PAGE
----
1902 Encyclopedia > Arboriculture > Roadside Trees and Hedges

(Part 29)


Little attention is paid to the planting of trees along road-sides, and in such situations healthy or well-shaped ones are seldom seen. A pit should be made of sufficient size (2 to 3 feet square), and filled with good soil mixed with rotten dung. The plants require to be fenced, and for the first summer occasionally watered, and the earth dug and kept clear of weeds. In forming avenues on boulevards, the trees should be planted 30 feet apart, and if space allows of it, there should be a double row to form a shady arch for pedestrians. The oversight of these is sometimes given to the surfaceman, or to a man appointed for the purpose, and it should be his duty to maintain the avenues complete. Trees, especially in or near large towns, are subject to injuries which disfigure their appearance or retard their growth, and not unfrequently destroy the plants. To prevent this it is customary to surround the stem with a cradle, or matting, or thorny branches.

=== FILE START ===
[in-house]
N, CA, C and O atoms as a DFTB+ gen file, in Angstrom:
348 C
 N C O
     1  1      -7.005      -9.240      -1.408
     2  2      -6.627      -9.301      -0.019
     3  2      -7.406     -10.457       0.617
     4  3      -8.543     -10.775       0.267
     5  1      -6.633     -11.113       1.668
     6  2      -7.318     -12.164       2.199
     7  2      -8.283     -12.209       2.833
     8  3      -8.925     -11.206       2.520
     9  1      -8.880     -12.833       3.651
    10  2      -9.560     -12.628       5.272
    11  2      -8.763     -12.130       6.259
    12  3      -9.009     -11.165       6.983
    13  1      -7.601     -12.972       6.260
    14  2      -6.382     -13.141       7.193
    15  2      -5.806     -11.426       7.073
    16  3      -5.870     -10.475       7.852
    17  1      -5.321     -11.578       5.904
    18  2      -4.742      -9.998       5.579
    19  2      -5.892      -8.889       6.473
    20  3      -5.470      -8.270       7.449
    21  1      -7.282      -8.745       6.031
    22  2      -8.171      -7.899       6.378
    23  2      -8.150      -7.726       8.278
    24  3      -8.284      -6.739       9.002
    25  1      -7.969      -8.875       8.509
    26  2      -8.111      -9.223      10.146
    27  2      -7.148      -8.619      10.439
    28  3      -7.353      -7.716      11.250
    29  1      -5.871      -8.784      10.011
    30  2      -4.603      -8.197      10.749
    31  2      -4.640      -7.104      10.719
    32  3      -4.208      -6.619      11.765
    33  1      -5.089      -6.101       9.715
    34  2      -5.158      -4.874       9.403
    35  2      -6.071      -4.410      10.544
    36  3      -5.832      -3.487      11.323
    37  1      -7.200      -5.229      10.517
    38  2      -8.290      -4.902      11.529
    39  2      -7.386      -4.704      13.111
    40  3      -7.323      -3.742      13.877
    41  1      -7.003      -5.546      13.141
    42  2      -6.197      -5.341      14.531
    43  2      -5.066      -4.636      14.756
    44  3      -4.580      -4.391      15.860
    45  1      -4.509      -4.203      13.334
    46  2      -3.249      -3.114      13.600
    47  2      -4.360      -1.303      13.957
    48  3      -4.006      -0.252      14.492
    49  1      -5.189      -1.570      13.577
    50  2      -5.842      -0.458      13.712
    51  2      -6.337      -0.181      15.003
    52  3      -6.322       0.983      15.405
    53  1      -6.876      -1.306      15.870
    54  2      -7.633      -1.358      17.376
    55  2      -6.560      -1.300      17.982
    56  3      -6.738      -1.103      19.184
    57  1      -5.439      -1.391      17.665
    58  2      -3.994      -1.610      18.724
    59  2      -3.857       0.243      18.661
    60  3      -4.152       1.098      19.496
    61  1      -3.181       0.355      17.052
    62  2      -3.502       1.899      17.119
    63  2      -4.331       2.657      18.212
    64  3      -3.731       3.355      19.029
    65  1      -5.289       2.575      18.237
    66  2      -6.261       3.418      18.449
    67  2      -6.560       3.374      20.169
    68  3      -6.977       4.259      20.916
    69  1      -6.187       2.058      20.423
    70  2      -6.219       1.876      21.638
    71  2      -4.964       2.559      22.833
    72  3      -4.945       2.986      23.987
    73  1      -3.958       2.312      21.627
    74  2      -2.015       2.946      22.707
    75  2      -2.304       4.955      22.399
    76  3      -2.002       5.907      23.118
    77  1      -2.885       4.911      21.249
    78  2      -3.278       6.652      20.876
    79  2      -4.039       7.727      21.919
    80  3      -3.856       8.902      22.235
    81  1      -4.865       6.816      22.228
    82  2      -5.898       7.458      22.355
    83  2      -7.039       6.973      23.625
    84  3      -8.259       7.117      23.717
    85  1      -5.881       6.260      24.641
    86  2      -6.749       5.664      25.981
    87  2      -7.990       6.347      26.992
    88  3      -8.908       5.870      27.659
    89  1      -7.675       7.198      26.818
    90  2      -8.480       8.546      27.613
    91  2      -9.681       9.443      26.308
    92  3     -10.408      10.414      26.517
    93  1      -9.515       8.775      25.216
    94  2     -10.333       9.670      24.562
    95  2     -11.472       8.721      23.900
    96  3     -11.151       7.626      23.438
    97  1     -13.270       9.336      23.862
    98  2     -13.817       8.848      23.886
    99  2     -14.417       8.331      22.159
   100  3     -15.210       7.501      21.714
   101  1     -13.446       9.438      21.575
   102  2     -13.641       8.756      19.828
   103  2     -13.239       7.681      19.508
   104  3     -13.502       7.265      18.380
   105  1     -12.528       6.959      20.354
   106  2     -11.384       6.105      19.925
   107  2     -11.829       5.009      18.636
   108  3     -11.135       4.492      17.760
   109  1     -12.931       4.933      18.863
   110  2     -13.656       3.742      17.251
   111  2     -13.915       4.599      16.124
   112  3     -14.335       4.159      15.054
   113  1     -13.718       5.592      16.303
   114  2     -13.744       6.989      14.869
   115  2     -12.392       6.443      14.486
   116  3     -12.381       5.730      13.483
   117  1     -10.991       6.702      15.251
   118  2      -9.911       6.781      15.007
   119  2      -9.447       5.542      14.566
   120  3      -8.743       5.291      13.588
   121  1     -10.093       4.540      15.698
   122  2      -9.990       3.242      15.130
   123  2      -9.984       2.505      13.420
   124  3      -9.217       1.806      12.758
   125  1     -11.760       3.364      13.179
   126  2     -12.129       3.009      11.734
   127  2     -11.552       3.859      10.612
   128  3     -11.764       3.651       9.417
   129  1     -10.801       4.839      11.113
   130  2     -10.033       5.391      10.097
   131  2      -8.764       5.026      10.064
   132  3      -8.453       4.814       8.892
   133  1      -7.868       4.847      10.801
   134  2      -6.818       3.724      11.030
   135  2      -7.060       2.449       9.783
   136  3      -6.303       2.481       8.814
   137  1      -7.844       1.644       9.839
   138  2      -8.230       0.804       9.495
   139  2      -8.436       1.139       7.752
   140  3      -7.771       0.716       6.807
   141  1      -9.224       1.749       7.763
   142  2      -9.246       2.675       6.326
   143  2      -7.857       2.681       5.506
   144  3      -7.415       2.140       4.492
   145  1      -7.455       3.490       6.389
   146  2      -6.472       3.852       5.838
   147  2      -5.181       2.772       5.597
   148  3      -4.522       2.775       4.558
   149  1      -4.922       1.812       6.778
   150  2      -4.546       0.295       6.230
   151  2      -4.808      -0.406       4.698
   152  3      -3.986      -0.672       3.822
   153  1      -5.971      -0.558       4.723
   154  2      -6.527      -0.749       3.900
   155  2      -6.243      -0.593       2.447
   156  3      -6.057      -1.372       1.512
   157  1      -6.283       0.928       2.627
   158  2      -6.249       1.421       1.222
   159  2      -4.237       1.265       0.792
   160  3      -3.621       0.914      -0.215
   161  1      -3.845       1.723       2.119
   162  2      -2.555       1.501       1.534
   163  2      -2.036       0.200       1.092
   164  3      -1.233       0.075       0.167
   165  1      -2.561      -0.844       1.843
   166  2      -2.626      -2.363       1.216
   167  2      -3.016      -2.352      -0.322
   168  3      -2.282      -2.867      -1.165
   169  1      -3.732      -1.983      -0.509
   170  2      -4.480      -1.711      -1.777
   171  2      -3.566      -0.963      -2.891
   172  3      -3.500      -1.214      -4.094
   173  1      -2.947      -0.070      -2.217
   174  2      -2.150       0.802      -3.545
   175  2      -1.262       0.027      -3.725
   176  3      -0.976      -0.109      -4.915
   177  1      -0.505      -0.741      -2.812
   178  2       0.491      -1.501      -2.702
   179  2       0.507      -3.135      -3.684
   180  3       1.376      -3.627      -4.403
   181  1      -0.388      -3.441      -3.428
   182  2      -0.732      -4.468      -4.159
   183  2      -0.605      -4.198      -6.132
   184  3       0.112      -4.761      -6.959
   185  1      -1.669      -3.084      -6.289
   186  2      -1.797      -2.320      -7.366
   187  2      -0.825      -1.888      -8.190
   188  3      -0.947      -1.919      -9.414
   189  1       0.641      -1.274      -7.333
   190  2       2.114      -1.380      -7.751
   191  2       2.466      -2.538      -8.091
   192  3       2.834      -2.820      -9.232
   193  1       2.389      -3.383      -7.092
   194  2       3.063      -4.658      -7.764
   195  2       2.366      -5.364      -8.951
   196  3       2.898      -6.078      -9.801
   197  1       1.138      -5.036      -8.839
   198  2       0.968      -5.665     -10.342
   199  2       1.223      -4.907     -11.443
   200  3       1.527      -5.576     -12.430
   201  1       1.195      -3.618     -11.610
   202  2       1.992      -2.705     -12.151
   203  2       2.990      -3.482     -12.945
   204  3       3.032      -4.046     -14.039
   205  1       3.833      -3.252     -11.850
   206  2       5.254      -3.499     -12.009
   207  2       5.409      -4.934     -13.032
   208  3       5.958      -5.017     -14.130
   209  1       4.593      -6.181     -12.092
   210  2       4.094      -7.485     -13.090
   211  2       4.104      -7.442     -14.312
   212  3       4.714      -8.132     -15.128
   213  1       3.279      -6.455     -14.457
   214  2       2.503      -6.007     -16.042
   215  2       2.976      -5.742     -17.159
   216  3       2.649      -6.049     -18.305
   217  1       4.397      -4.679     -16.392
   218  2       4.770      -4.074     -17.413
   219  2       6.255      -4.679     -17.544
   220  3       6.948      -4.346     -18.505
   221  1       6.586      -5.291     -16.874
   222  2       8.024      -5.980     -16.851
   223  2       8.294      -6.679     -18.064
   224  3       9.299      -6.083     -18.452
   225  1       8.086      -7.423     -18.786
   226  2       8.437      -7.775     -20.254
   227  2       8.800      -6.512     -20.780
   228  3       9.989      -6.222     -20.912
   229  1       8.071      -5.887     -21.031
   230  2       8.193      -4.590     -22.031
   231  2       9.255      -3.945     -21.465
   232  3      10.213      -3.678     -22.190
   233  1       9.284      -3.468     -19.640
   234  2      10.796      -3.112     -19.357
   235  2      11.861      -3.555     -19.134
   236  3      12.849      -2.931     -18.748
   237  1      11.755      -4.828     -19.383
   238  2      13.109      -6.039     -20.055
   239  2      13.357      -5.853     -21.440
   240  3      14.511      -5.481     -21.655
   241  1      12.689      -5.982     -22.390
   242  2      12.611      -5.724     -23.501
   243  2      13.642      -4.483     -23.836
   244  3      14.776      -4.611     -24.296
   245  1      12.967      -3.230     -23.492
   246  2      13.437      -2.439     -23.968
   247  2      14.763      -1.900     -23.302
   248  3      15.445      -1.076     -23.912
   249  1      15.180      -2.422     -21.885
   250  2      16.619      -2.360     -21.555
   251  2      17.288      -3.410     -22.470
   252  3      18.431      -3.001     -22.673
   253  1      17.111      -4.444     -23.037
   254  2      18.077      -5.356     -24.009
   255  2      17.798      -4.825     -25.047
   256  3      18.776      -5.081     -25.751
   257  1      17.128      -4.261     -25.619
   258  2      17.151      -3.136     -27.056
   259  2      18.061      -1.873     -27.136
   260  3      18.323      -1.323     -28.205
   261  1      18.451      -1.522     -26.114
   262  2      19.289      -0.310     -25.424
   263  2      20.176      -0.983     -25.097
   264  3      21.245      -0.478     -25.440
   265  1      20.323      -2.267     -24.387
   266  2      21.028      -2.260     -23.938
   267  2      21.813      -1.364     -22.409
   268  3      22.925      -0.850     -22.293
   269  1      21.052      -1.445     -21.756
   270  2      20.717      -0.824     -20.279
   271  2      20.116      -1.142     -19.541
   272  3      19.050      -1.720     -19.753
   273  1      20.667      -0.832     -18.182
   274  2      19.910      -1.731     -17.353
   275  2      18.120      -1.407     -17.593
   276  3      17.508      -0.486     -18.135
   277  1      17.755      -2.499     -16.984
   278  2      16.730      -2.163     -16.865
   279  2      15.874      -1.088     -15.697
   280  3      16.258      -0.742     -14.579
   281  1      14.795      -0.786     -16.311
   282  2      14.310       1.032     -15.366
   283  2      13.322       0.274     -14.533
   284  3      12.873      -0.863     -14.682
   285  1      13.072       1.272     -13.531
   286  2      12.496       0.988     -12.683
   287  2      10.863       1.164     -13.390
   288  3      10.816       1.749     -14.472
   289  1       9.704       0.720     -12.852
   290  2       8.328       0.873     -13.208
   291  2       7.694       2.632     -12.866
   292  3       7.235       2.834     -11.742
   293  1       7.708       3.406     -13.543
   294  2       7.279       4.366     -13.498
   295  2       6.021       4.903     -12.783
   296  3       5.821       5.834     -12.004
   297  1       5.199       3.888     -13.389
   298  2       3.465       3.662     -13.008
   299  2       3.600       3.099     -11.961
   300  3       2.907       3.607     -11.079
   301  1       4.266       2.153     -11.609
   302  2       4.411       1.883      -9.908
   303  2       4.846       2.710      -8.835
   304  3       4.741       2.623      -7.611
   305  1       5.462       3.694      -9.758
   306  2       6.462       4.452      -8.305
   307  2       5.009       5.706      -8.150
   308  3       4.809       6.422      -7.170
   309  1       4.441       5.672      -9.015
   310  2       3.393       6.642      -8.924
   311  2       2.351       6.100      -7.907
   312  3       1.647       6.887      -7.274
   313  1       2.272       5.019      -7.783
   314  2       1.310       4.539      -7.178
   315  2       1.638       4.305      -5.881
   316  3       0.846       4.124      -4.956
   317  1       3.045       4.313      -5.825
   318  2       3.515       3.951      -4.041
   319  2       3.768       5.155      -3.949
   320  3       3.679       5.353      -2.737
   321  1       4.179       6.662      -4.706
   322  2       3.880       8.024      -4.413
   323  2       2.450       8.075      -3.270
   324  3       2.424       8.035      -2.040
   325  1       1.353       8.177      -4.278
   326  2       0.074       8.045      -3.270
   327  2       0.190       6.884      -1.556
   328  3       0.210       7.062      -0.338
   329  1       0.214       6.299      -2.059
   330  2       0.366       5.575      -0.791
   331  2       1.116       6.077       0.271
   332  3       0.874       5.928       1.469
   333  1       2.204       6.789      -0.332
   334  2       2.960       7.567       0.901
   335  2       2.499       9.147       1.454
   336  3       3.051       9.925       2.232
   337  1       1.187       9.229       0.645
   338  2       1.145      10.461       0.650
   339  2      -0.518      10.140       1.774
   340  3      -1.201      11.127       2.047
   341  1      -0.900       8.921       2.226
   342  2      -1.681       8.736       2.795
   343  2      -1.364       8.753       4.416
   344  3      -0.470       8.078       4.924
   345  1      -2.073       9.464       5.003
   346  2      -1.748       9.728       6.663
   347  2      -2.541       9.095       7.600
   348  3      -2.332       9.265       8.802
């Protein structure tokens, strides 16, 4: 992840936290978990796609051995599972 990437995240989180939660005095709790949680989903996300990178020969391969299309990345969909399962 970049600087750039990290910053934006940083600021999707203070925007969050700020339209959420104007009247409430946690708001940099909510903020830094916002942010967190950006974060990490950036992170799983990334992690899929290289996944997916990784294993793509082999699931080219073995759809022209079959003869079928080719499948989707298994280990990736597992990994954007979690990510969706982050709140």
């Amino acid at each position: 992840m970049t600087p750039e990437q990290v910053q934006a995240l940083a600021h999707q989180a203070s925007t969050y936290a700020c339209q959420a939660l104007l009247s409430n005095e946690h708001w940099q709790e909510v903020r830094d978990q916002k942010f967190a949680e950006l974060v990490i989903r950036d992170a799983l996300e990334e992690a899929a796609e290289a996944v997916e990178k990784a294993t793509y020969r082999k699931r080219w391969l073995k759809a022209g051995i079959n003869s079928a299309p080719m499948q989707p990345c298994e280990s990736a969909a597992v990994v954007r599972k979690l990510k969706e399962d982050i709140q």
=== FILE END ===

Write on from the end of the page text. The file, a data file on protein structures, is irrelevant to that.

Hedge-plants are of great importance both for shelter and protection of plantations. By far the best for outside hedges are the common hawthorn and the wild crab. The sloe or black thorn makes an excellent hedge; but it throws up many suckers, and requires constant attention to keep it within bounds. It forms, however, an excellent barrier for picturesque plantations, where it is allowed to spread itself in every direction. Holly and yew hedges are suitable for inner enclosures. The only forms an excellent hedge, both for gardens and fields, as its leaves are rarely injured by insects; and, being an evergreen, it harbours neither weeds nor verming at its roots. Birds are also much less apt to build in it than in deciduous hedges. It has two disadvantages, viz., the slowness of its growth , and imperviousness to wind in the winter season. Were holly hedges occasionally introduced among those of the common thorn, they would add greatly to the beauty of the country in winter. The common furze sown on the top of a bank forms an effective hedge in a short period, but it is not durable. In moist soils, willows or poplars, and in situations exposed to the sea-breeze the elder, may be planted; but such hedges can hardly be considered as fences from want of compactness and density of foliage. The land for hedges should be carefully prepared and freed from weeds before planting, and the expense of doing this will be well repaid by the growth of the hedge afterwards. The ground should be cleared of weeds two or three times a year until the plants have reached some height. Hedge plants should not be pruned till after three years, or they will become stunted; after that pruning should take place once a year. A hedge one-third beech and two-thirds hawthorn is excellent for high and cold situations.

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